How Soon Can I Refinance After Buying a Home?

In “The Pros and Cons of Refinancing,” we took a look at the benefits of refinancing and examined the potential costs. When it comes to determining the right time for that first refinance, here are the conditions to you’ll want to consider:

  1. Type of mortgage – If you have an adjustable rate mortgage with a 5, 7, or 10-year adjustment period — that is, the time in which your initial low rate remains unchanged — you’ll want to consider refinancing to a fixed-rate mortgage before that period ends. This will guarantee you a fixed monthly payment and a stable cashflow. If you already have a fixed rate, proceed to number two.
  2. Current interest rate – In order to make refinancing work for you over time, you’ll want a market rate that is at minimum .75 basis points lower than your current rate. So the better the interest rate, the sooner you’ll be able to recoup the cost of refinancing. Your lender may allow you to roll some or all of those costs into your new loan. Just keep in mind, depending on the terms of payment you choose, this may add to your monthly payment and increase the amount of interest you’ll pay over time.
  3. Equity – When you refinance, you do so using the equity you’ve accumulated in your home. Equity is determined by subtracting the amount owed from the value of the home. So, if your home is currently valued at $300,000 and your remaining balance is $120,000, you have $180,000 or 80% of your home’s value in equity. Your equity position grows as you make payments on the principle of your mortgage loan. Your equity also increases if the value of your home has risen. Note: Current market conditions indicate a significant rise in the value of single family homes. Refinancing based on a considerable increase may also allow you to eliminate mortgage insurance (MI) provided your loan-to-value is 80% or less.
  4. Credit score – Before you decide to refinance be sure you’re credit rating is as good as possible. The better your credit score, the better the interest rate.
  5. Cost of refinancing – Unless you roll the costs to refinance into your loan, refinancing will require cash upfront. These costs may include: the appraisal fee, lender fees charged for application processing and recording fee, and an origination fee to cover the lender’s overhead costs. Other applicable costs include “discount points” used to “buy” a lower interest rate and any prepayment penalty or balloon payment needed to pay off your original loan.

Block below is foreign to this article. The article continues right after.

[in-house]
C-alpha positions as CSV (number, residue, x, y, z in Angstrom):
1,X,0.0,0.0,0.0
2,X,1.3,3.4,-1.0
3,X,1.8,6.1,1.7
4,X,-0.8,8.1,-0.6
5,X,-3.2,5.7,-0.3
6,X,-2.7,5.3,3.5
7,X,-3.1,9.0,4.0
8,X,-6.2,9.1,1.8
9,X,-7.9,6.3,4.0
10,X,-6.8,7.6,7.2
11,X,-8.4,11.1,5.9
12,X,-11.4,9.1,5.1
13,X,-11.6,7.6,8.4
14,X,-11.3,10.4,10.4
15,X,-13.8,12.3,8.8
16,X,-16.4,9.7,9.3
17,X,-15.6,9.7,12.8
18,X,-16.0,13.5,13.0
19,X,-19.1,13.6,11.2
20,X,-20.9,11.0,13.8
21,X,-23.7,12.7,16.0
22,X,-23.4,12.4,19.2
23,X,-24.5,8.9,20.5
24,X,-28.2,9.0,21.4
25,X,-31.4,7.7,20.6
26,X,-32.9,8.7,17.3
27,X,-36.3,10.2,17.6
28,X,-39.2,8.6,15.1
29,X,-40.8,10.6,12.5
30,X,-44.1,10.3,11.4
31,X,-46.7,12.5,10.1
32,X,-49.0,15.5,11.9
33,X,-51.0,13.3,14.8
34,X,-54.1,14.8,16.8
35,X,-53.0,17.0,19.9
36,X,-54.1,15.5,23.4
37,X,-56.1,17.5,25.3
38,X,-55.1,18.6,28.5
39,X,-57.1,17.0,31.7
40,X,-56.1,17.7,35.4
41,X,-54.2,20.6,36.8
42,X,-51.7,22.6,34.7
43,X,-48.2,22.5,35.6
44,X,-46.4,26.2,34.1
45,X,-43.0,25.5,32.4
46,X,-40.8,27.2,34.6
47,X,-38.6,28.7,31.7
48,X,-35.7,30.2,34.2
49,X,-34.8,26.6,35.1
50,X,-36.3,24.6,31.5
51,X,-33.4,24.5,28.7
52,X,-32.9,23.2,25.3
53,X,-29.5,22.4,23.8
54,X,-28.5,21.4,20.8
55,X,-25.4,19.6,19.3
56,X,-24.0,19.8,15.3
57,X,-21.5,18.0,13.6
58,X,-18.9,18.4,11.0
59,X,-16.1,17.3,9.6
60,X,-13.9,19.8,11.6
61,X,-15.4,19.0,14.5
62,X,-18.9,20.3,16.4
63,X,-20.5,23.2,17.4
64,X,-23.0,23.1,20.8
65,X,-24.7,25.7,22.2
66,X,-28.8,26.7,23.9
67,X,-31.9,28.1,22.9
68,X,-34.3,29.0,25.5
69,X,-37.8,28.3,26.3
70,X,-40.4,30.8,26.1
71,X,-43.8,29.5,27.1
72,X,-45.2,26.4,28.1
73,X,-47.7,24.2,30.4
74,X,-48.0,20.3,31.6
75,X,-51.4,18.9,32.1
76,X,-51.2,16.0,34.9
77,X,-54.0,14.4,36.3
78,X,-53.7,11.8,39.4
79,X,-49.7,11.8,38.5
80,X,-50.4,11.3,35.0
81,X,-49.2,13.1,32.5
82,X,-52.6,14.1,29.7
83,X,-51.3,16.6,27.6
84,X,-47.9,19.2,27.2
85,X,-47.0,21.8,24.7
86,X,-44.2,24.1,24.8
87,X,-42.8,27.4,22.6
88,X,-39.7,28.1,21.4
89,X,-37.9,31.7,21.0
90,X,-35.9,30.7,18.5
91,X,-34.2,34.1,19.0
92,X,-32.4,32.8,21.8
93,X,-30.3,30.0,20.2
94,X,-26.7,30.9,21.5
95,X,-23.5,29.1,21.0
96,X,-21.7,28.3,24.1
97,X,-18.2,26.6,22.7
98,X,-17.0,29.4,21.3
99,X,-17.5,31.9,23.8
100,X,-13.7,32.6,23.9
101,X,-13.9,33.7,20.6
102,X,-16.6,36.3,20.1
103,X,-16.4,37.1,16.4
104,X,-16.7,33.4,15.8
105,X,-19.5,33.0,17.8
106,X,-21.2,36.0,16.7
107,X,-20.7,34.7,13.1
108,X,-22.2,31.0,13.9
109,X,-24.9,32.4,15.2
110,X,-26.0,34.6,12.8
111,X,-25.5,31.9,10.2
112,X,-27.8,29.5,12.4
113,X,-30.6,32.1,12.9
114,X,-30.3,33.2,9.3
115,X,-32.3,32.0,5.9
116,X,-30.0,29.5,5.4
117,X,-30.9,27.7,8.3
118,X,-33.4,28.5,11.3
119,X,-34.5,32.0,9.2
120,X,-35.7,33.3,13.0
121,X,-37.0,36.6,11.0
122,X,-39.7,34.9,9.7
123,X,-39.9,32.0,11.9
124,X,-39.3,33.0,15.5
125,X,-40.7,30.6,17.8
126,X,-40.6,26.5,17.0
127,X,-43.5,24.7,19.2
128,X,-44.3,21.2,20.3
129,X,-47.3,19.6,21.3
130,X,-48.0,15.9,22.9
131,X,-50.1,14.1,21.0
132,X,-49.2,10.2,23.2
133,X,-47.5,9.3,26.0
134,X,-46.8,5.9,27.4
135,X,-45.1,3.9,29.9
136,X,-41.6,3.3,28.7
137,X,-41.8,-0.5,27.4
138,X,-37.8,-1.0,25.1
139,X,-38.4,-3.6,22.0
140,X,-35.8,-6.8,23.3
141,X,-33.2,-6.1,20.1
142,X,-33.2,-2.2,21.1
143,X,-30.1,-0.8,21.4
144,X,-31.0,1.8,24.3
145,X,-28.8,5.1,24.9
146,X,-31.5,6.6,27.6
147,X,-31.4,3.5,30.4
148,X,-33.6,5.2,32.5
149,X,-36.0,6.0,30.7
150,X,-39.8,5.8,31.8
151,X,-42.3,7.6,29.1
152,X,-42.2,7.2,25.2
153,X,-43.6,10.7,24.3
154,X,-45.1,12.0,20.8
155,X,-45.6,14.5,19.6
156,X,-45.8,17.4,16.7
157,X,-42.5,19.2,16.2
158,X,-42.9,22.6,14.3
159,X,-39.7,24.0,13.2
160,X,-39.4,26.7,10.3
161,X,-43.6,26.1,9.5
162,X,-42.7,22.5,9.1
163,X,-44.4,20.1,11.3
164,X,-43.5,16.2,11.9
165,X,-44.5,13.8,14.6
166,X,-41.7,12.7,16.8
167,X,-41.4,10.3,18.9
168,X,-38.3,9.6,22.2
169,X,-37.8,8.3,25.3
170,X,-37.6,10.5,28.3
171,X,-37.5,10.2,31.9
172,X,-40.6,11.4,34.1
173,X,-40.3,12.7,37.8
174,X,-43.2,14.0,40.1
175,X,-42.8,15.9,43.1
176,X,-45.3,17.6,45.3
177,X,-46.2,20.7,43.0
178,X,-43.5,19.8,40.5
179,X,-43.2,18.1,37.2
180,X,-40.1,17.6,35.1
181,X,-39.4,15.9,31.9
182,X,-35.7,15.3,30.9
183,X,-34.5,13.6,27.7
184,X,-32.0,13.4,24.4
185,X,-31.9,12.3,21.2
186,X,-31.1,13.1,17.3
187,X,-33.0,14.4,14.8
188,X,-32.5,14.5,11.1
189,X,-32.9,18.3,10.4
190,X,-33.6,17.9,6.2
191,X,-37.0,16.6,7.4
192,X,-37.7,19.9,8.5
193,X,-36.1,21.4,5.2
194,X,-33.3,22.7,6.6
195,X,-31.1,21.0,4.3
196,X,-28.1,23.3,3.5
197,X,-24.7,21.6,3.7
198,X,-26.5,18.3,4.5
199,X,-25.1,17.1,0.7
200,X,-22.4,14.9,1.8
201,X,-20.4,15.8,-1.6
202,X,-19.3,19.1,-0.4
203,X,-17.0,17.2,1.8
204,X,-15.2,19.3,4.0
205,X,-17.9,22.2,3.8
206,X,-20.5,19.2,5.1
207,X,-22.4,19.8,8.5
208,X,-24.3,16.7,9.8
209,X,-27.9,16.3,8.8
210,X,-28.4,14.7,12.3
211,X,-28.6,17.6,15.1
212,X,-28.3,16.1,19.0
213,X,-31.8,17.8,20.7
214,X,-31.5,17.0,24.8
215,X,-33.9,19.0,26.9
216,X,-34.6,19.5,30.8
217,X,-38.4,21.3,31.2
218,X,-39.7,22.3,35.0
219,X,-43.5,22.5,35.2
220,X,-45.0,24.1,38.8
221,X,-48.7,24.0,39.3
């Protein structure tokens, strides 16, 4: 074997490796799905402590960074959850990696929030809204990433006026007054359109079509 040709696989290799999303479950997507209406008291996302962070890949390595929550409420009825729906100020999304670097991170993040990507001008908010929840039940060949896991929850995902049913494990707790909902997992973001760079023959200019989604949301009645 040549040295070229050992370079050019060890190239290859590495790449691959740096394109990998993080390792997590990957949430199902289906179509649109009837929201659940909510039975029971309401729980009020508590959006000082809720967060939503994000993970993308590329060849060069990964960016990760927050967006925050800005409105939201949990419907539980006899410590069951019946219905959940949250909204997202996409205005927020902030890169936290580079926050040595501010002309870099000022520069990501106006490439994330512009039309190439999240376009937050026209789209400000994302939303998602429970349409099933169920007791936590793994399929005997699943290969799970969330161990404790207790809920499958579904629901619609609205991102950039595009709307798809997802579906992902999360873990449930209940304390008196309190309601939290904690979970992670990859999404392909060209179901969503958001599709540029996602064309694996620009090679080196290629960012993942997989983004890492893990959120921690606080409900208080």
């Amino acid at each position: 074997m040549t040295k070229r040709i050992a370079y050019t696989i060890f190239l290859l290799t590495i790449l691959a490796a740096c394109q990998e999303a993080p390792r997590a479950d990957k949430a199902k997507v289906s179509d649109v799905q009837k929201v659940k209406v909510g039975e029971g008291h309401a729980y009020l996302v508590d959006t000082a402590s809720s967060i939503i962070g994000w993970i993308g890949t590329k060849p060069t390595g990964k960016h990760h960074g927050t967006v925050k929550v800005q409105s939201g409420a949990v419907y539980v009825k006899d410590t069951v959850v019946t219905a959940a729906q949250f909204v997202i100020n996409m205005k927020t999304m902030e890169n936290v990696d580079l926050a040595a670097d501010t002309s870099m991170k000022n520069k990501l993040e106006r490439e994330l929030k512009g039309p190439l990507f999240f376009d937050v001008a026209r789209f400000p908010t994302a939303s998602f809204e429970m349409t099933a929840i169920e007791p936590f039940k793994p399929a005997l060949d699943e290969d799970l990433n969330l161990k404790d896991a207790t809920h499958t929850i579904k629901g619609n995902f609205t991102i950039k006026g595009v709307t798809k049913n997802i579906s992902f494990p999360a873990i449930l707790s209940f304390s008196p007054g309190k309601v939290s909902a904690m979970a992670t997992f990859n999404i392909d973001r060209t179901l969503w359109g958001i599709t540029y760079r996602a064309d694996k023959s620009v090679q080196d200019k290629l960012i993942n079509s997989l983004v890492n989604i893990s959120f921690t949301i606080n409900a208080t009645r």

6. Your next move – In order to cover the cost of refinancing you’ll need to plan on staying in your home longer. Your loan officer can help you determine the amount of time it will take to break even on your refinance.

The reasons and benefits of refinancing are many but identifying the appropriate conditions for doing so, particularly the first time, require the right mix of current market conditions, your financial situation, and future plans.

By |2018-10-15T15:31:57+00:00October 16th, 2018|Categories: Refinance|Tags: , , |

About the Author:

A freelance writer and content creator, Tim Coutis has served as a Creative Director and Project Manager for a number of both large and small businesses in the finance space. In addition to creating content on a range of topics, his work includes traditional as well as online marketing, blog posts and social media support. Connect with him at timcoutis.com

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